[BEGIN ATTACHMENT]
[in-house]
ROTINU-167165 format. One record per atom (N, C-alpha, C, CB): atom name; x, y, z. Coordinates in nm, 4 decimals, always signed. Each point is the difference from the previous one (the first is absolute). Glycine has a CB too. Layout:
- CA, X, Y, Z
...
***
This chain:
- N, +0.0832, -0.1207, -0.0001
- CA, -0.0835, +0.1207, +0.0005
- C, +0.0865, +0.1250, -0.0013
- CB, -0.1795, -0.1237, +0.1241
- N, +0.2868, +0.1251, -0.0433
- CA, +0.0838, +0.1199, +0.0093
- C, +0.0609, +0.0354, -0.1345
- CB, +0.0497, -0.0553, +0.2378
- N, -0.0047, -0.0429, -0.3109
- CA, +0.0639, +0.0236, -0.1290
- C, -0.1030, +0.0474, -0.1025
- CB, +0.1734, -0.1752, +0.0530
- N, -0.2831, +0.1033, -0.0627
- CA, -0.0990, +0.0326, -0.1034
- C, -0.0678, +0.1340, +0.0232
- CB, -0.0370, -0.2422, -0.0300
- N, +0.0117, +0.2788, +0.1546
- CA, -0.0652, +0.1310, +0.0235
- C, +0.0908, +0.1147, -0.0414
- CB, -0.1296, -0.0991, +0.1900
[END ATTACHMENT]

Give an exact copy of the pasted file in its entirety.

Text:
[in-house]
ROTINU-167165 format. One record per atom (N, C-alpha, C, CB): atom name; x, y, z. Coordinates in nm, 4 decimals, always signed. Each point is the difference from the previous one (the first is absolute). Glycine has a CB too. Layout:
- CA, X, Y, Z
...
***
This chain:
- N, +0.0832, -0.1207, -0.0001
- CA, -0.0835, +0.1207, +0.0005
- C, +0.0865, +0.1250, -0.0013
- CB, -0.1795, -0.1237, +0.1241
- N, +0.2868, +0.1251, -0.0433
- CA, +0.0838, +0.1199, +0.0093
- C, +0.0609, +0.0354, -0.1345
- CB, +0.0497, -0.0553, +0.2378
- N, -0.0047, -0.0429, -0.3109
- CA, +0.0639, +0.0236, -0.1290
- C, -0.1030, +0.0474, -0.1025
- CB, +0.1734, -0.1752, +0.0530
- N, -0.2831, +0.1033, -0.0627
- CA, -0.0990, +0.0326, -0.1034
- C, -0.0678, +0.1340, +0.0232
- CB, -0.0370, -0.2422, -0.0300
- N, +0.0117, +0.2788, +0.1546
- CA, -0.0652, +0.1310, +0.0235
- C, +0.0908, +0.1147, -0.0414
- CB, -0.1296, -0.0991, +0.1900